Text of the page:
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Privacy, Technology and Perspective

Spread the News: NYC Joins in Regulating the Use of Biometric Data.  In about six weeks from now, New York City (not State) will join the states of Illinois, Texas, Washington and California in regulating the collection and dissemination of “biometric identifier information” – at least for some businesses. 

“Biometric Identifier Information” – What is it?: Under NYC Administrative Code Chapter 12, the term “biometric identifier information” generally covers any information used by or on behalf of a commercial establishment to identify a person.  Think retina or iris scans, fingerprints or voiceprint, hand scans, scans of face geometry, or any other identifying physiological or biological characteristics.

Prohibition on “Profiting” from “Transactions” in Bio-ID Info:  Starting on July 9, 2021, it shall be “unlawful to sell, lease, trade, share in exchange for anything of value or otherwise profit from the transaction of biometric identifier information.”

Collecting Bio-ID Info? Signs required: Further, all “commercial establishments” in NYC that collect biometric identifier information must disclose their practices to customers, by posting a “clear and conspicuous sign” near all their customer entrances which informs customers “in plain, simple language” that their biometric information is being collected — and what will be done with it. 

Aimed at Street Traffic: The new ordinance only applies to “commercial establishments” – which the ordinance defines as retail stores, places of entertainment, and bars and restaurants. “Commercial establishments” specifically don’t include banks or other financial institutions, and the ordinance also exempts activities of government agencies. But much else is also exempt by being outside the definition – such as office buildings or churches, to name a few.  

Other Exemptions:  The new ordinance won’t apply to photos or video recordings if they aren’t (in effect) analyzed by facial-recognition software, and aren’t shared with, sold, or leased to anyone except law enforcement. 

A Private Right of Action: Like Illinois (but not Texas, Washington or California), the new ordinance will include a private right of action. Anyone “aggrieved” by unannounced collection – provided it is still uncured after 30 days’ written notice – may sue for each violation. If the establishment “shares” the bio-ID info in return for value or otherwise “profits” from it in some way, then no notice or opportunity to cure is required and an “aggrieved” plaintiff may sue straightaway.  Attorneys’ fees are recoverable, and statutory damages are $500 per each negligent violation, or $5,000 per each “intentional or reckless” violation.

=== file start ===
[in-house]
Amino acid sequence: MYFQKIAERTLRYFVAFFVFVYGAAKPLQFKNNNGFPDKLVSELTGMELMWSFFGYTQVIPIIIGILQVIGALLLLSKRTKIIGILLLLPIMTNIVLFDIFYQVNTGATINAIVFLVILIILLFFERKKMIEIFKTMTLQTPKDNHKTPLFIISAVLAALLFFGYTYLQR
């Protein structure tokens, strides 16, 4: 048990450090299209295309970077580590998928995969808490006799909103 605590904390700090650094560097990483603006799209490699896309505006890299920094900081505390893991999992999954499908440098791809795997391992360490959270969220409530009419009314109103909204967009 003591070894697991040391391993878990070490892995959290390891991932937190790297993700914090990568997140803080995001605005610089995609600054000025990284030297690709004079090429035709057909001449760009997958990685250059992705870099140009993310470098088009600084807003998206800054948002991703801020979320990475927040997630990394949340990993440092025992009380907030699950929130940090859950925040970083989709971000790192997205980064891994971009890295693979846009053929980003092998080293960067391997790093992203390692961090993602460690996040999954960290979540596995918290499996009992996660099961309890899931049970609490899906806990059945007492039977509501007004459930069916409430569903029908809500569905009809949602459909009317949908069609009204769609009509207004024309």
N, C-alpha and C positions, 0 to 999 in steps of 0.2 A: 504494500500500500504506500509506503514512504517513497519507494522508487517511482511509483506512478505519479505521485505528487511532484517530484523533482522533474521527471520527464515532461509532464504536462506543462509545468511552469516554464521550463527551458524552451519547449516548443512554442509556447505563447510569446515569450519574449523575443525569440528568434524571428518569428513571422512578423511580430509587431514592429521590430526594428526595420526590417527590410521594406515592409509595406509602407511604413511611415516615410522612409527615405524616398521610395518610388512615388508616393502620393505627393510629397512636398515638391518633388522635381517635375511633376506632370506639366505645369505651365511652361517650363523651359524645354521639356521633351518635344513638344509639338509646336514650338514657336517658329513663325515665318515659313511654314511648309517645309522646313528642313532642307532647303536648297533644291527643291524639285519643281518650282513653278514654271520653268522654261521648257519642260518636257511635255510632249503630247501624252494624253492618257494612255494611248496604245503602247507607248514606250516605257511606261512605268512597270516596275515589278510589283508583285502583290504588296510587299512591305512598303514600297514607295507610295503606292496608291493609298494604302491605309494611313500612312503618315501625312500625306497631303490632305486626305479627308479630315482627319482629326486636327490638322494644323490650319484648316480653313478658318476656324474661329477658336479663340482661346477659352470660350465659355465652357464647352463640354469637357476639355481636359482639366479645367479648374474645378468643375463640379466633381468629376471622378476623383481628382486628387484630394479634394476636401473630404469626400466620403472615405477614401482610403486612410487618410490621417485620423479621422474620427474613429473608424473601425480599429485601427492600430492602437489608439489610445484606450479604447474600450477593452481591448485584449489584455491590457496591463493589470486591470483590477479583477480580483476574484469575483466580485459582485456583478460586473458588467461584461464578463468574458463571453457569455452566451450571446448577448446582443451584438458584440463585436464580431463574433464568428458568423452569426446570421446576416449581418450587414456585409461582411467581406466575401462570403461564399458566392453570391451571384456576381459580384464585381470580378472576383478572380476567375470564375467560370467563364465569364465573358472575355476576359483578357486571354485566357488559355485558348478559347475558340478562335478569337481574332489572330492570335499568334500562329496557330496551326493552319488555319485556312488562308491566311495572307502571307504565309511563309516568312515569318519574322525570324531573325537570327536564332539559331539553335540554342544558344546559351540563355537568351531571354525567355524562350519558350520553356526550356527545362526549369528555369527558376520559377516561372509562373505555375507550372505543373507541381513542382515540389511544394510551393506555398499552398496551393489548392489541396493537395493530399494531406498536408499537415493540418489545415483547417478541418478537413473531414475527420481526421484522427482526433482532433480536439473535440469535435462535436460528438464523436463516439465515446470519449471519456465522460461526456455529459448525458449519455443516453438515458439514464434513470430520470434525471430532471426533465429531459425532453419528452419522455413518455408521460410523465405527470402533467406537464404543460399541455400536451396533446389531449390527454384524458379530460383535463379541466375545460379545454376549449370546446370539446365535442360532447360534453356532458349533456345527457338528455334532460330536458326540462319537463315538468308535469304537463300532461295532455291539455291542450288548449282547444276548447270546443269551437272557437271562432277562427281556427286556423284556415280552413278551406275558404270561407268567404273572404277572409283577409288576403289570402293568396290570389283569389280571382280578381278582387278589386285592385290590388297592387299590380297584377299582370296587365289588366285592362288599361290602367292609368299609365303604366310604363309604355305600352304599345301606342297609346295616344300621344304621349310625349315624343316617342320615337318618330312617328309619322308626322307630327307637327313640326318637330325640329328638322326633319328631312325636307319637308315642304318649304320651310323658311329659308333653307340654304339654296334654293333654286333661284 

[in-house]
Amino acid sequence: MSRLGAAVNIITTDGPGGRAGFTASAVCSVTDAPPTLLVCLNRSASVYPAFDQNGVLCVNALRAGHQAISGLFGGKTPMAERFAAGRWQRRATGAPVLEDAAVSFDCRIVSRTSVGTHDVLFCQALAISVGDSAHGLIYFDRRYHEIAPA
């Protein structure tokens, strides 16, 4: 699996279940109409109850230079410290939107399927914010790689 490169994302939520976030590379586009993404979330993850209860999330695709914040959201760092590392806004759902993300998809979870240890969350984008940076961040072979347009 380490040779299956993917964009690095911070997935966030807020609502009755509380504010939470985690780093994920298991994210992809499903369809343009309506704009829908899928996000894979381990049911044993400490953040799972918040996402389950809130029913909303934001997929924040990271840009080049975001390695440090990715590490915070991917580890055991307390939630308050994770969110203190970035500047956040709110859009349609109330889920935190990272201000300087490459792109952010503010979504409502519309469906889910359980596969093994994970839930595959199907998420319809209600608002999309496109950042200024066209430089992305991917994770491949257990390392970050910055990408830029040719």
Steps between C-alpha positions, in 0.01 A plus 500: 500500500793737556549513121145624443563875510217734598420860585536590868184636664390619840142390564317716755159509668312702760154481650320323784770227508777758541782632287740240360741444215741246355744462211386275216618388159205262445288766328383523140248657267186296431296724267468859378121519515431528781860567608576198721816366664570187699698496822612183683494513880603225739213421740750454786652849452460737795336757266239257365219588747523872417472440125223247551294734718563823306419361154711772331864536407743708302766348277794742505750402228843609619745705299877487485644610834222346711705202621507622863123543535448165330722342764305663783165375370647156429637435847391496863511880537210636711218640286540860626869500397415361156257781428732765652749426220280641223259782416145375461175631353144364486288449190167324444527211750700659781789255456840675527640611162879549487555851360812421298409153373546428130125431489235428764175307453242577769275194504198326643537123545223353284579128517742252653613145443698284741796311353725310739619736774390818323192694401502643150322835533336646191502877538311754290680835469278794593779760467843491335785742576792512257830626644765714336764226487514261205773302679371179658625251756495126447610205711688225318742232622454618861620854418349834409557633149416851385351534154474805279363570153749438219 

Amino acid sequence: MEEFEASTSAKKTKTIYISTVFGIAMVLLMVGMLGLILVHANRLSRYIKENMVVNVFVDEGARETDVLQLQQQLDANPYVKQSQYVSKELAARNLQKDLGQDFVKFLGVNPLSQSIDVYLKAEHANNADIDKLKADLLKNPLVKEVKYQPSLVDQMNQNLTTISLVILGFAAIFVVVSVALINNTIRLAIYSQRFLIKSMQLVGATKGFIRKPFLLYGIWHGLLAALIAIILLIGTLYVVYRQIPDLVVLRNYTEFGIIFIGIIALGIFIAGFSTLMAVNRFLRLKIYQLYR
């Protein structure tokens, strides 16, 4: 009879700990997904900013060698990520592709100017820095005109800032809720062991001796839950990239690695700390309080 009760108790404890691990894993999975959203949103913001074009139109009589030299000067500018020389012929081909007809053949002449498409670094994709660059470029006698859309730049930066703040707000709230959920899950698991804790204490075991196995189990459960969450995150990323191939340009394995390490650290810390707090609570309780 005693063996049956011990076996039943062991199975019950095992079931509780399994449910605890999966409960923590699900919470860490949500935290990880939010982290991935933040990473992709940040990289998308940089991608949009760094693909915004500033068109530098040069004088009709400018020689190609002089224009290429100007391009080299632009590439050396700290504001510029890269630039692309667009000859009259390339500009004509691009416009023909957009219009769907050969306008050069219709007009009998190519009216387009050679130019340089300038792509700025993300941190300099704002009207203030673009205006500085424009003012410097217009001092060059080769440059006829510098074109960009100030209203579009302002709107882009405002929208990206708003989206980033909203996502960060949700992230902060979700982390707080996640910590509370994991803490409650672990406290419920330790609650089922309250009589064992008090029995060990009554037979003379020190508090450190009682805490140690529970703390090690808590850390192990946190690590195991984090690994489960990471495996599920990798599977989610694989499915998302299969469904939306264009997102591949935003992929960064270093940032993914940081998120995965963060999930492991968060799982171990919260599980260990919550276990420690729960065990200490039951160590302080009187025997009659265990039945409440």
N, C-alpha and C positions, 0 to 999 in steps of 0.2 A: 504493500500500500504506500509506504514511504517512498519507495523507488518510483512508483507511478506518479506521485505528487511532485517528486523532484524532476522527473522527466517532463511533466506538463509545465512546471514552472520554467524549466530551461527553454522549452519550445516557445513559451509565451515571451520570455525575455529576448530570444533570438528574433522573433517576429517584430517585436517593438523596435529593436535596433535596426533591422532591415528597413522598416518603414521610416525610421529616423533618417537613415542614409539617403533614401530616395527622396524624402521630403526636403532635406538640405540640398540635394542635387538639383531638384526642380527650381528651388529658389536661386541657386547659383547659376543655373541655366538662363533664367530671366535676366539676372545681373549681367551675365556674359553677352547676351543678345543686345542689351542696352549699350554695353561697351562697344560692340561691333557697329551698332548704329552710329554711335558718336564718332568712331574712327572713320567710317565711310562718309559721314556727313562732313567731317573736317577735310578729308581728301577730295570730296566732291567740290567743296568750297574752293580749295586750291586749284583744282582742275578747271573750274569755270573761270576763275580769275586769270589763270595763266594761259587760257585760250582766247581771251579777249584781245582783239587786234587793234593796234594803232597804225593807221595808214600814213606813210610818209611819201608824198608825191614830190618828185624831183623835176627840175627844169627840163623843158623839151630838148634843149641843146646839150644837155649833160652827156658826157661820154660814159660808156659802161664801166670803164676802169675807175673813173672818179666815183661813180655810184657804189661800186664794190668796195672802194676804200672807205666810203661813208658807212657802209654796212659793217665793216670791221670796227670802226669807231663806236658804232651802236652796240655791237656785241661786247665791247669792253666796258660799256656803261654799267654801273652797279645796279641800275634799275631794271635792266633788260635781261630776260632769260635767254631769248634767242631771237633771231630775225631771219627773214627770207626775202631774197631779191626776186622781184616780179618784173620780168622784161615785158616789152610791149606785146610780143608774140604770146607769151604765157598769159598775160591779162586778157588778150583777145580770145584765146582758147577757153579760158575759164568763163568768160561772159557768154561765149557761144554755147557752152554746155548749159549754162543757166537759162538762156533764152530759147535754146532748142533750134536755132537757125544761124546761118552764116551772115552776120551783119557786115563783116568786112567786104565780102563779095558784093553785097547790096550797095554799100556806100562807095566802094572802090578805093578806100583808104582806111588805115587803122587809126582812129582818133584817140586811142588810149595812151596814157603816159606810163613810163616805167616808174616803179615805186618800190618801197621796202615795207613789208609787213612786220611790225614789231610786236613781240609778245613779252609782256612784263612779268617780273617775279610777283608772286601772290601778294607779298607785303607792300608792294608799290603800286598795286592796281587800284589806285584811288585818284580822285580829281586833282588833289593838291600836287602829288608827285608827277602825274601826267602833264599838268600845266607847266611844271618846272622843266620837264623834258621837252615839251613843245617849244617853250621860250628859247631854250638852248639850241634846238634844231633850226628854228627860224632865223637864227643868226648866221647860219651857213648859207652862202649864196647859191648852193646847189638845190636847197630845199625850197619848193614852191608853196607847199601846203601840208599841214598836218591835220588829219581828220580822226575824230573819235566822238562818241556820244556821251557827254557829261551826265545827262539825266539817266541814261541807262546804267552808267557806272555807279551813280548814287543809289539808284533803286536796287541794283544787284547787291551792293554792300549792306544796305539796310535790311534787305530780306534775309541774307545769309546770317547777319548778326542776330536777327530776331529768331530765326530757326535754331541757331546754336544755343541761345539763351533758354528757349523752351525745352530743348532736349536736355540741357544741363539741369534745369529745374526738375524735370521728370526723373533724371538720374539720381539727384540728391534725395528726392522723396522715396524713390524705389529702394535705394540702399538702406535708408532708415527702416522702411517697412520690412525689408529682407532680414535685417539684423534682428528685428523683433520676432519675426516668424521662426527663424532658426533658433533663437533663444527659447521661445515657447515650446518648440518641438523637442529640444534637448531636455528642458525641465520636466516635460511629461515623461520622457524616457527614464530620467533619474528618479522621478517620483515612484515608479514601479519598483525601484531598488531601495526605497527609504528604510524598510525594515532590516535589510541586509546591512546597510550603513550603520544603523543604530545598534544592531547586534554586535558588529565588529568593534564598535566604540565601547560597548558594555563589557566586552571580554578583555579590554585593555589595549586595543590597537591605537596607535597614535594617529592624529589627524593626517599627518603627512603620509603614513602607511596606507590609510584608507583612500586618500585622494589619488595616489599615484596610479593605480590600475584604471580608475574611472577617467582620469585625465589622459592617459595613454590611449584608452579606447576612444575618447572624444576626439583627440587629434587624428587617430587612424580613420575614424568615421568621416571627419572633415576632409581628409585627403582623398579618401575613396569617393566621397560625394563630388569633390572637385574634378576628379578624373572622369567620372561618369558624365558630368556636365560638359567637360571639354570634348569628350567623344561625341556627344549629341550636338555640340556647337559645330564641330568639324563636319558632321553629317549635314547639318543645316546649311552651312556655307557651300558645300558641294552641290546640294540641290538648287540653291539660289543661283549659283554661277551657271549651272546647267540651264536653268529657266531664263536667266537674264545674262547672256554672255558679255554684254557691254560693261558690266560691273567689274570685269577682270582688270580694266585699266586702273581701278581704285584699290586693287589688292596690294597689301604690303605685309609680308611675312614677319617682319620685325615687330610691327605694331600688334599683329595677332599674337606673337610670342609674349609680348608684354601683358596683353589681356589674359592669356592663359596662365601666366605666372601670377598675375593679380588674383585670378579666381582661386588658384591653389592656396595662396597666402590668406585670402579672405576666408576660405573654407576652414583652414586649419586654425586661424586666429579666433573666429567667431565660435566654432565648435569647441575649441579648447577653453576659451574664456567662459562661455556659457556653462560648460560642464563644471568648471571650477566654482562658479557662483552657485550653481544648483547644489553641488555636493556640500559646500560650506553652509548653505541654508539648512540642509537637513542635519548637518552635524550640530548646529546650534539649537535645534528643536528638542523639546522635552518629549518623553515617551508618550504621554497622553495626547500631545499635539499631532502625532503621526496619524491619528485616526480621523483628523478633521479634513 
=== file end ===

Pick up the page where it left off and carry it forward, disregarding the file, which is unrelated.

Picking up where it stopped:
You may read the entire ordinance by clicking on the following link:

Interesting Questions:  The new ordinance leaves some interesting open questions:

  • “Each?”  The statutory damages apply to “each” violation.  If a store fails to post a sign for a day, or two, or thirty, is “each” day “one” “violation?” Or are “violations” measured by the number of customers surveilled without notice?

  • “On his or her account?”   The ordinance says anyone “aggrieved” may sue “on his or her account.”  Will that forestall group or class actions?

  • “Plain and Simple” to whom?  The signs must use “plain and simple” words.  New Yorkers speak every language in the world. In order to be “plain and simple” to New Yorkers, must the signs include multiple languages?  How many languages will be enough?  Which ones?  Will it vary by neighborhood? What about Midtown?

  • What about your “Friendly Neighborhood Shoplifter?Like storeowners (and certainly casino owners) everywhere, NYC storeowners often share with each other warnings, descriptions, and pictures of shoplifters and worse. May they continue to do this, or will this ordinance mean they now must go through NYPD for everything?

Hosch & Morris, PLLC is a boutique law firm dedicated to data privacy and protection, cybersecurity, the Internet and technology. Open the Future℠.